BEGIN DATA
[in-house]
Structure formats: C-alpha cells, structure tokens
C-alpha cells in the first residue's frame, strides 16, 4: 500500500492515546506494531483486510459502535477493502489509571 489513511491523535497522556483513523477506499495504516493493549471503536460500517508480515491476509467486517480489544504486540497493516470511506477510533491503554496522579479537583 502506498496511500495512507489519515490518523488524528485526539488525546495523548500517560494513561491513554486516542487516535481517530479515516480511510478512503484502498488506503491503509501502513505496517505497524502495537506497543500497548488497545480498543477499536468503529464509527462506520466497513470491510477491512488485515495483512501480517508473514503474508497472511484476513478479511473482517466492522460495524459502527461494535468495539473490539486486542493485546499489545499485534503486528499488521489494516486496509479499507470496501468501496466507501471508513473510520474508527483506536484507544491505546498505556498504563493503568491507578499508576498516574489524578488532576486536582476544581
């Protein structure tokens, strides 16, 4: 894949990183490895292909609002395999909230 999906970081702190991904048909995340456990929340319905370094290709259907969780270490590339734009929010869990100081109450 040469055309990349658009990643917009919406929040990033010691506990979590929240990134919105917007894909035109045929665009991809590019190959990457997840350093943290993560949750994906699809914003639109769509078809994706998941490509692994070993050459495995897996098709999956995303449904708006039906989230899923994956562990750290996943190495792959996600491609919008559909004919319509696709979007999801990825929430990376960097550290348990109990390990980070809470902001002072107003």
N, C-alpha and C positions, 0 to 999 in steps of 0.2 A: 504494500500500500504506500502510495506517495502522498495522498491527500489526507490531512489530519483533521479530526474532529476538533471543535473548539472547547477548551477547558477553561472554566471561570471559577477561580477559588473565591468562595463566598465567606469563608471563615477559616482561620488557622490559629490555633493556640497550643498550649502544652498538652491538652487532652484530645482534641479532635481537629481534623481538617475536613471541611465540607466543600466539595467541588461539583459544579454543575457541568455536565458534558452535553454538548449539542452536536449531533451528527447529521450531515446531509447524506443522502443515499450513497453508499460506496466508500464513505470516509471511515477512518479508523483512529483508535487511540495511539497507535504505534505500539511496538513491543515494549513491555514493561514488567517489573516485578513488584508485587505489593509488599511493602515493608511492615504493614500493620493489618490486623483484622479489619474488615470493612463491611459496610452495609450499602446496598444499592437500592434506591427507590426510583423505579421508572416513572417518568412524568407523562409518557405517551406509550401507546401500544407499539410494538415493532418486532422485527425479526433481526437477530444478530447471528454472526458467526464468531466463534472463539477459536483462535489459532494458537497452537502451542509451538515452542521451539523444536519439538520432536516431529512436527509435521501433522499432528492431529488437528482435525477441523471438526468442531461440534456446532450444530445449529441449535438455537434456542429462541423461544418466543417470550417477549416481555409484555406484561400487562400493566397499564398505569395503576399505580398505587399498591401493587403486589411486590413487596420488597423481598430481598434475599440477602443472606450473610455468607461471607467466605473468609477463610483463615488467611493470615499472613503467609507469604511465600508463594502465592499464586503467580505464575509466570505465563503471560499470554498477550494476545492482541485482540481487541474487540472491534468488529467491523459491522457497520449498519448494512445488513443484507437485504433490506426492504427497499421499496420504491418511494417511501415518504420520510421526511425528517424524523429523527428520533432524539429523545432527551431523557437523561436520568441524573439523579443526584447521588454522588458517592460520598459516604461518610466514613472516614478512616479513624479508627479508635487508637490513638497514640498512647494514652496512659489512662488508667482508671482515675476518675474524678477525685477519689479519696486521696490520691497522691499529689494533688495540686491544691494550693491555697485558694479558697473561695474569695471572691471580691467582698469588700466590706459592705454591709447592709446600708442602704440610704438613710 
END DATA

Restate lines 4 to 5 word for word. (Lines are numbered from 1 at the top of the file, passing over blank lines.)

């Protein structure tokens, strides 16, 4: 894949990183490895292909609002395999909230 999906970081702190991904048909995340456990929340319905370094290709259907969780270490590339734009929010869990100081109450 040469055309990349658009990643917009919406929040990033010691506990979590929240990134919105917007894909035109045929665009991809590019190959990457997840350093943290993560949750994906699809914003639109769509078809994706998941490509692994070993050459495995897996098709999956995303449904708006039906989230899923994956562990750290996943190495792959996600491609919008559909004919319509696709979007999801990825929430990376960097550290348990109990390990980070809470902001002072107003």
N, C-alpha and C positions, 0 to 999 in steps of 0.2 A: 504494500500500500504506500502510495506517495502522498495522498491527500489526507490531512489530519483533521479530526474532529476538533471543535473548539472547547477548551477547558477553561472554566471561570471559577477561580477559588473565591468562595463566598465567606469563608471563615477559616482561620488557622490559629490555633493556640497550643498550649502544652498538652491538652487532652484530645482534641479532635481537629481534623481538617475536613471541611465540607466543600466539595467541588461539583459544579454543575457541568455536565458534558452535553454538548449539542452536536449531533451528527447529521450531515446531509447524506443522502443515499450513497453508499460506496466508500464513505470516509471511515477512518479508523483512529483508535487511540495511539497507535504505534505500539511496538513491543515494549513491555514493561514488567517489573516485578513488584508485587505489593509488599511493602515493608511492615504493614500493620493489618490486623483484622479489619474488615470493612463491611459496610452495609450499602446496598444499592437500592434506591427507590426510583423505579421508572416513572417518568412524568407523562409518557405517551406509550401507546401500544407499539410494538415493532418486532422485527425479526433481526437477530444478530447471528454472526458467526464468531466463534472463539477459536483462535489459532494458537497452537502451542509451538515452542521451539523444536519439538520432536516431529512436527509435521501433522499432528492431529488437528482435525477441523471438526468442531461440534456446532450444530445449529441449535438455537434456542429462541423461544418466543417470550417477549416481555409484555406484561400487562400493566397499564398505569395503576399505580398505587399498591401493587403486589411486590413487596420488597423481598430481598434475599440477602443472606450473610455468607461471607467466605473468609477463610483463615488467611493470615499472613503467609507469604511465600508463594502465592499464586503467580505464575509466570505465563503471560499470554498477550494476545492482541485482540481487541474487540472491534468488529467491523459491522457497520449498519448494512445488513443484507437485504433490506426492504427497499421499496420504491418511494417511501415518504420520510421526511425528517424524523429523527428520533432524539429523545432527551431523557437523561436520568441524573439523579443526584447521588454522588458517592460520598459516604461518610466514613472516614478512616479513624479508627479508635487508637490513638497514640498512647494514652496512659489512662488508667482508671482515675476518675474524678477525685477519689479519696486521696490520691497522691499529689494533688495540686491544691494550693491555697485558694479558697473561695474569695471572691471580691467582698469588700466590706459592705454591709447592709446600708442602704440610704438613710 